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Dr. Seuss to Mayor Larry: Mad not Sad

Last Bus to NowhereThe bus strike and the blizzard seem almost divinely synchronized for maximum impact on the city. I predict chaos and paralysis if this strike is not averted. It was bad enough trying to get home tonight, with just the blizzard.

Mayor Larry, on his blog, keeps saying things like “It would be sad if there were a transit strike.”

I think the mayor is in need of a Dr. Seuss Primer on Emotional Intelligence, because ‘sad’ is a bizarrely inappropriate word to use in this situation.

I’m not sad Larry. I’m hugely inconvenienced and I’m pissed off. And there are plenty of people whose lives will be more disrupted than mine by this strike, and I bet they’re mad-not-sad too. Students are trying to get to exams. Seniors and people with disabilities are trying to remain independent. Some people do their grocery shopping by bus. There are people who are going to lose their jobs because they can’t get to work.

I think the mayor has made a gross miscalculation if he truly believes all these people will react with sadness to a bus strike.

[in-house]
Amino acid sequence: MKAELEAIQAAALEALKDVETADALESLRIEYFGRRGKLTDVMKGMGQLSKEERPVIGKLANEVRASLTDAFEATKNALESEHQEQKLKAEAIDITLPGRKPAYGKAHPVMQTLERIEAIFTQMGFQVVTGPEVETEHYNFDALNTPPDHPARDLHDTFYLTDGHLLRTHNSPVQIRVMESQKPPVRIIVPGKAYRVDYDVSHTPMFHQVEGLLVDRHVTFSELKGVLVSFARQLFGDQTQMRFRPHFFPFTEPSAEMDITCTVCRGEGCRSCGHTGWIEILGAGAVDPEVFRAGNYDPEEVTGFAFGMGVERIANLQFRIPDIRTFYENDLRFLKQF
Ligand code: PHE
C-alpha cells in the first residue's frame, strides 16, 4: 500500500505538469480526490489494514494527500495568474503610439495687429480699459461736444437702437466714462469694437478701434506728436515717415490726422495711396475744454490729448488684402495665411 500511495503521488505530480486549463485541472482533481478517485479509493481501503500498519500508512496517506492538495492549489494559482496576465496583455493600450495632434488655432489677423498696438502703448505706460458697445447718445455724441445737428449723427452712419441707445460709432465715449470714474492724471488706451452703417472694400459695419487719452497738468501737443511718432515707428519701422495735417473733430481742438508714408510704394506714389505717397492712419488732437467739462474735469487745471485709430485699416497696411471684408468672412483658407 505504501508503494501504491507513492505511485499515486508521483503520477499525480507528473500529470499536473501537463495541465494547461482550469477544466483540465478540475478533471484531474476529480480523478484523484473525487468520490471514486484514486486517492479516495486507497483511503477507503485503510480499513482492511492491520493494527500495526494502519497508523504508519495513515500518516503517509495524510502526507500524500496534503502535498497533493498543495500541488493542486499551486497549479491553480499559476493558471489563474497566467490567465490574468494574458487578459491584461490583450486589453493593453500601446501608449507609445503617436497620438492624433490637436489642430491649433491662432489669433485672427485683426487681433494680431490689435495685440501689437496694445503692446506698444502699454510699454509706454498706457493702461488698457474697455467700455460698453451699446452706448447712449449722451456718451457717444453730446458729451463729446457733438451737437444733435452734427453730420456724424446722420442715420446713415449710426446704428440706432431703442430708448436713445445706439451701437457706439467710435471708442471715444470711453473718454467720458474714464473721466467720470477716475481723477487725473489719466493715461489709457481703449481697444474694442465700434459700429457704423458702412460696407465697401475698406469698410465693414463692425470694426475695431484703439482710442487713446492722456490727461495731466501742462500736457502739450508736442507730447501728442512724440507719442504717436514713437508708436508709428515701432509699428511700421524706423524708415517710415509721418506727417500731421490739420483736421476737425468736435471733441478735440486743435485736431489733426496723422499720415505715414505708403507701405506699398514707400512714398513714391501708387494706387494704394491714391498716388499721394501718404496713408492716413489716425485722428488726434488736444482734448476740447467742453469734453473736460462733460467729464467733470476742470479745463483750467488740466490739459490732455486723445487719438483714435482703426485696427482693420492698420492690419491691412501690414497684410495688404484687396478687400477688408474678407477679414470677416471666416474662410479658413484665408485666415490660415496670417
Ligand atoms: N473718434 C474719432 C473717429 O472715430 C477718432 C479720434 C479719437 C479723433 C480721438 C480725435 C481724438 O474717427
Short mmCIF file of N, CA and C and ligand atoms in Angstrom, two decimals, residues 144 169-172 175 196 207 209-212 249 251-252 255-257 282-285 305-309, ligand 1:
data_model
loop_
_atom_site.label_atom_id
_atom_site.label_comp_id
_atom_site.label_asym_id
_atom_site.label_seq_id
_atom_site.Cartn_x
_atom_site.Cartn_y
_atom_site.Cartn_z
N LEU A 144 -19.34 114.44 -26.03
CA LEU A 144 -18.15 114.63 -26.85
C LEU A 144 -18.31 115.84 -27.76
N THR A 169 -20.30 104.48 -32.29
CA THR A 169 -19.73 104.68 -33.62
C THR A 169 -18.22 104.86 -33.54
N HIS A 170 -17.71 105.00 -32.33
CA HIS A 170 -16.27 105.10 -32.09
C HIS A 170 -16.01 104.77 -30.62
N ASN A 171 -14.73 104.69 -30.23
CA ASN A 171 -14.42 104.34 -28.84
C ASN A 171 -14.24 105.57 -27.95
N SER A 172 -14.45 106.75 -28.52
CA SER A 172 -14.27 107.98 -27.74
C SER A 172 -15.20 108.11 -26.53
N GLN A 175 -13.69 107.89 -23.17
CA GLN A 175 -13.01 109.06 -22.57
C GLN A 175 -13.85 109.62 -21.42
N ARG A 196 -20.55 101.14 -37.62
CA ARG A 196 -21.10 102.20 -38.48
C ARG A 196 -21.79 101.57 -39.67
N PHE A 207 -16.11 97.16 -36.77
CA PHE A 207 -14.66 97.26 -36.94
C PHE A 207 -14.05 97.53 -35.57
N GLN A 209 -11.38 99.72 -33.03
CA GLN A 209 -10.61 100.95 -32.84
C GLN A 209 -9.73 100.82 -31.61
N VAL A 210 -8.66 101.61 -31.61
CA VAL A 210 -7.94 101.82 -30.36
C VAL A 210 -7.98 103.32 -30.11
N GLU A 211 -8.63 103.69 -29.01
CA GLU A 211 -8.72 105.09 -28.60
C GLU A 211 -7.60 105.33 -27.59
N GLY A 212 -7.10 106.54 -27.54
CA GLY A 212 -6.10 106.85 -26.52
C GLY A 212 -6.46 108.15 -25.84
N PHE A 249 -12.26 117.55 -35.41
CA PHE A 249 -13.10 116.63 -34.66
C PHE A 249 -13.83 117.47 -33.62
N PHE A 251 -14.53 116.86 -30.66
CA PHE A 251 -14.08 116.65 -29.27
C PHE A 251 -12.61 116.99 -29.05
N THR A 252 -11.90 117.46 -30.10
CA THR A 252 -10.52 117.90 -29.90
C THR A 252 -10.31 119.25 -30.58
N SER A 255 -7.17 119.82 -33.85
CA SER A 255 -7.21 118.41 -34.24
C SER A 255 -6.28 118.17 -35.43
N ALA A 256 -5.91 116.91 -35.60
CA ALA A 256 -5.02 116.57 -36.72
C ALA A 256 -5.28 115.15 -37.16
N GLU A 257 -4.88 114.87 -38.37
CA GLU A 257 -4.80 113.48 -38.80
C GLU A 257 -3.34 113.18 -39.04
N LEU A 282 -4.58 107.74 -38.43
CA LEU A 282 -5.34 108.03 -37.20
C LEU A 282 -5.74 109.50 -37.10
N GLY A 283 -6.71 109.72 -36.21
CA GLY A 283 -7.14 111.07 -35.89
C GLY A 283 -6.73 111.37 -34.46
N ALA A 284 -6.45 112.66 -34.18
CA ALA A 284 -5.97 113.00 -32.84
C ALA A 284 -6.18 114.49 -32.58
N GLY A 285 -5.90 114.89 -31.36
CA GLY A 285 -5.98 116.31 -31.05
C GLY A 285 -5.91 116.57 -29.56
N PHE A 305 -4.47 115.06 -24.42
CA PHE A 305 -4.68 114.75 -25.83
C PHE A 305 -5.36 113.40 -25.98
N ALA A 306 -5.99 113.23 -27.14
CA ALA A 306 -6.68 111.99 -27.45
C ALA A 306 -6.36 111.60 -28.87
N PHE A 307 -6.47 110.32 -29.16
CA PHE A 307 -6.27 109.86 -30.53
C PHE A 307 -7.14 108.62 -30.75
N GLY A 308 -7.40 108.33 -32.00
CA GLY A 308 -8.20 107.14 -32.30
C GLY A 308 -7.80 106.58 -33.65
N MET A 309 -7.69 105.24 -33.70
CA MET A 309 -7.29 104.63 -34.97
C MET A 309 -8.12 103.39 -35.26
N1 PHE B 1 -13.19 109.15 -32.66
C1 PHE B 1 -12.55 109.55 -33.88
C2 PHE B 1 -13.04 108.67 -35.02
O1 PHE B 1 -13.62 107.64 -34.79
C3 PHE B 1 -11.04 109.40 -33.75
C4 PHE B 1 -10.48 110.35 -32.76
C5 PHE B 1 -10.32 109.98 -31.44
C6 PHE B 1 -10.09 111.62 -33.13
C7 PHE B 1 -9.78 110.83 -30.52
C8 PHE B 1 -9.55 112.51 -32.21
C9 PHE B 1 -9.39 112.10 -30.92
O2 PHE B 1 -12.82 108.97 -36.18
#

I think to Mayor Larry there are only three kinds of people: those whose ass he kisses, those who kiss his ass, and those who refuse to kiss his ass even though he thinks they ought to. It’s this last group that makes his blood boil, and it includes unionized workers.

I’m a unionized worker. I’ve been on the collective bargaining team four times in the last ten years. I know how difficult it can be, even when – as in the case of my workplace – both sides come to the table with an attitude of respect and a genuine desire to make fair and reasonable changes to our collective agreement.

I can’t even imagine how difficult it would be to go into bargaining against an unjustifiably arrogant boss who lacks experience and wisdom, who is openly contemptuous of the union, who swaggers and brags about how tough he is, and who combines a love of power with a lack of leadership.